Drum with Effluent Pump (I) • Subsoil Infiltration Chambers (R) • Solar Greywater Greenhouse (R) • Doug and Sara Balcomb’s Solar Greenhouse in Santa Fe, NM • Green Septic: Tank, Flow Splitters, and Infiltrators (CIR) • Blackwater Reuse Health Warning • Constructed Wetlands (IR) • Automated Sand Filtration to Subsurface Emitters (IR) • Advanced Treatment System to Subsurface Drip (CIR)
Chapter 9: Branched Drain Design
Lessons Learned from the Drain Out Back
Branched Drains to the Rescue
Split the Flow • Contain and Cover the Flow
Advantages and Disadvantages of Branched Drain Systems
Limitations of the Branched Drain System
Branched Drain System Design
Ways to Split the Flow • Parts for Splitting the Flow • Branching Geometry Options • Reductions • Cleanouts, Inspection Access, and Rainwater Inlets • Branched Drain Outlet Design • Mulch Basin Surge Capacity • Branched Drain Mental System Check-Out
Chapter 10: Branched Drain Installation
Double-Check Your Design • Check for Buried Utilities • Dipper Installation • Connect Pipes and Fittings on the Surface without Glue • Dig Trenches • Laying Pipe with Plenty of Slope • Laying Pipe with Marginal Slope • Form Mulch Basins, Install Outlet Chambers, and Plant Trees • System Test • Map the System • Cover Up
Branched Drain Maintenance
Branched Drain Troubleshooting
Branched Drain Variations, Improvements, and Unknowns
Chapter 11: Common Greywater Errors
Error: Assuming It’s Simple • Error: Out of Context Design • Error: Overly Complex, Delicate, and/or Expensive System with Negative Net Benefit • Context Specific Design • Error: Mansion with a Greywater System • Error: Pump Zeal • Error: Storage of Greywater • Error: Paranoia about Negligible Health Concerns and/or Cavalier Disregard for Legitimate Public Health Concerns • Error: Treatment Before Irrigation • How Dangerous Is Greywater? • Error: Discharge of Greywater Directly to Natural Waters or Hardscapes • Error: Greywatering Lawns • Error: Irrigating Vegetables • Error: Irrigating Plants That Can’t Take It or Don't Need It • Error: Garden Hose Directly from the Washer • Error: Perforated Pipe or Other System Where You Can’t Tell or Control Where the Water Is Going • Error: Combined Wastewater Designs Used for Greywater • Error: Freshwater Designs and Hardware Used for Greywater • Error: Inexpensive Greywater-to-Drip Irrigation • Error: Low-Volume Automated Greywater Toilet-Flushing Systems • Error: Use of Government Agencies, Engineering Firms, or Salespeople for Greywater Design • Error: Guidance from Work-in-Progress Codes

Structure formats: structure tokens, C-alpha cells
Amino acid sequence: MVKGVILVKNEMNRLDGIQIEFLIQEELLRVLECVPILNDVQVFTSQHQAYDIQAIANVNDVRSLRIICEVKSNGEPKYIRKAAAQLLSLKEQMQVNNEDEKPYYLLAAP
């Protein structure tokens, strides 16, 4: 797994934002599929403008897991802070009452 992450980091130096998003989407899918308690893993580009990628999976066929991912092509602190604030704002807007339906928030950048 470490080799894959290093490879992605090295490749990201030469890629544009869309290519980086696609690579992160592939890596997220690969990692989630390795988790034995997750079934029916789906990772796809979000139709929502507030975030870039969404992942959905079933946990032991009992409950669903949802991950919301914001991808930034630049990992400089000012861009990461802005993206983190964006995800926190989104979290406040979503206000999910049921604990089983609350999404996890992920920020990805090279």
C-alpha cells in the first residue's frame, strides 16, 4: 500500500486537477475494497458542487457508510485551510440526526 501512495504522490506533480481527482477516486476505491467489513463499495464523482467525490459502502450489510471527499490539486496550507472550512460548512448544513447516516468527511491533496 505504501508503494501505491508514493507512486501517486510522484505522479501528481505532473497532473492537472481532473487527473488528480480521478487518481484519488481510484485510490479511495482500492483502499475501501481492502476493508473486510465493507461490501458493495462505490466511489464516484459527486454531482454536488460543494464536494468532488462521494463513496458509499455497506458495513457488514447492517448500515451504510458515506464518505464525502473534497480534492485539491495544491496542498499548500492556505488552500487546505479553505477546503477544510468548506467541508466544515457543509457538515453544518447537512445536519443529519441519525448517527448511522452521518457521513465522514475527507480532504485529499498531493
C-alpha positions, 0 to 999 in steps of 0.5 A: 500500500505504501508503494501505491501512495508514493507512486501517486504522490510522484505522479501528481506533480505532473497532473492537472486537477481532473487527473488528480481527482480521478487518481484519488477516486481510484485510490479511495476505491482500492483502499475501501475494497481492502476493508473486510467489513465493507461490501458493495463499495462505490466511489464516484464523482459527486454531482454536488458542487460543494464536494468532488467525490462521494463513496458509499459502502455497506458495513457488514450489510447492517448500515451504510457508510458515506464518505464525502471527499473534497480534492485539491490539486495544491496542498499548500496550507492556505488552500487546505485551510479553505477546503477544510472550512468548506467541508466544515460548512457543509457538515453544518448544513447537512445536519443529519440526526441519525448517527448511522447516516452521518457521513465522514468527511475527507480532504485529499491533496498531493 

Chapter 12: Real World Examples
Example #1: Town—City of Santa Barbara (Branched Drain) • Example #2: Suburbia—Southern California (Branched Drain) • Example #3: No Water—Highland Central Mexico (Various) • Example #4: Too Wet—Oregon (Mulch-Covered Bog) • Example #5: Big Family in New House (Automated Subsurface Emitters)
Where to Go for More Information
The Future of Greywater Use
Appendix A: Site Assessment Form
Appendix B: Measuring Elevation and Slope
Appendix C: Cold Climate Adaptations
Appendix D: Greywater in the Non-industrialized World
Greywater Furrow Irrigation
Appendix E: Pumps, Filters, and Disinfection
Appendix F: Related Aspects of Sustainable Water Use
Natural Purification • The Household Water Cascade • Natural Purification by Soil Bacteria and Plant Roots • Rainwater Harvesting • Composting Toilets
Appendix G: Greywater Regulation Revolution
Arizona Greywater Law
Appendix H: Measurements and Conversions
Further Reading and Resources • Suppliers
About the Author
House Features After Water Makeover